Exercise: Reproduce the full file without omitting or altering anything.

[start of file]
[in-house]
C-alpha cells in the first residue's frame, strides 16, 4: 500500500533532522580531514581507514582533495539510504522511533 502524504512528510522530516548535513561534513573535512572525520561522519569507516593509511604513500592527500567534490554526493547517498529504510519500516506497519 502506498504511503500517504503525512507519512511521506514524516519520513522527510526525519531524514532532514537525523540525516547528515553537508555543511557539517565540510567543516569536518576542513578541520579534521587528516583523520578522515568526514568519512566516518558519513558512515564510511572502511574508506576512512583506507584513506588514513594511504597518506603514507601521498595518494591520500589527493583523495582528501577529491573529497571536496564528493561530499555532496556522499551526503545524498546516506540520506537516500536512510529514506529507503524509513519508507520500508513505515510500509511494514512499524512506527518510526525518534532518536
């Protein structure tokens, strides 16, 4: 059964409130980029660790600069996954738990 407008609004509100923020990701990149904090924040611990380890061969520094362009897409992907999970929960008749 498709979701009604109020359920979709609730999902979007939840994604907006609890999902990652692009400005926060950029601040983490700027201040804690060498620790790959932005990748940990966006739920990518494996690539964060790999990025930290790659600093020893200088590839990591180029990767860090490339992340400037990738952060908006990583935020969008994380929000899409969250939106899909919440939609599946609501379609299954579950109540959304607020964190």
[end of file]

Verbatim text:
[in-house]
C-alpha cells in the first residue's frame, strides 16, 4: 500500500533532522580531514581507514582533495539510504522511533 502524504512528510522530516548535513561534513573535512572525520561522519569507516593509511604513500592527500567534490554526493547517498529504510519500516506497519 502506498504511503500517504503525512507519512511521506514524516519520513522527510526525519531524514532532514537525523540525516547528515553537508555543511557539517565540510567543516569536518576542513578541520579534521587528516583523520578522515568526514568519512566516518558519513558512515564510511572502511574508506576512512583506507584513506588514513594511504597518506603514507601521498595518494591520500589527493583523495582528501577529491573529497571536496564528493561530499555532496556522499551526503545524498546516506540520506537516500536512510529514506529507503524509513519508507520500508513505515510500509511494514512499524512506527518510526525518534532518536
């Protein structure tokens, strides 16, 4: 059964409130980029660790600069996954738990 407008609004509100923020990701990149904090924040611990380890061969520094362009897409992907999970929960008749 498709979701009604109020359920979709609730999902979007939840994604907006609890999902990652692009400005926060950029601040983490700027201040804690060498620790790959932005990748940990966006739920990518494996690539964060790999990025930290790659600093020893200088590839990591180029990767860090490339992340400037990738952060908006990583935020969008994380929000899409969250939106899909919440939609599946609501379609299954579950109540959304607020964190």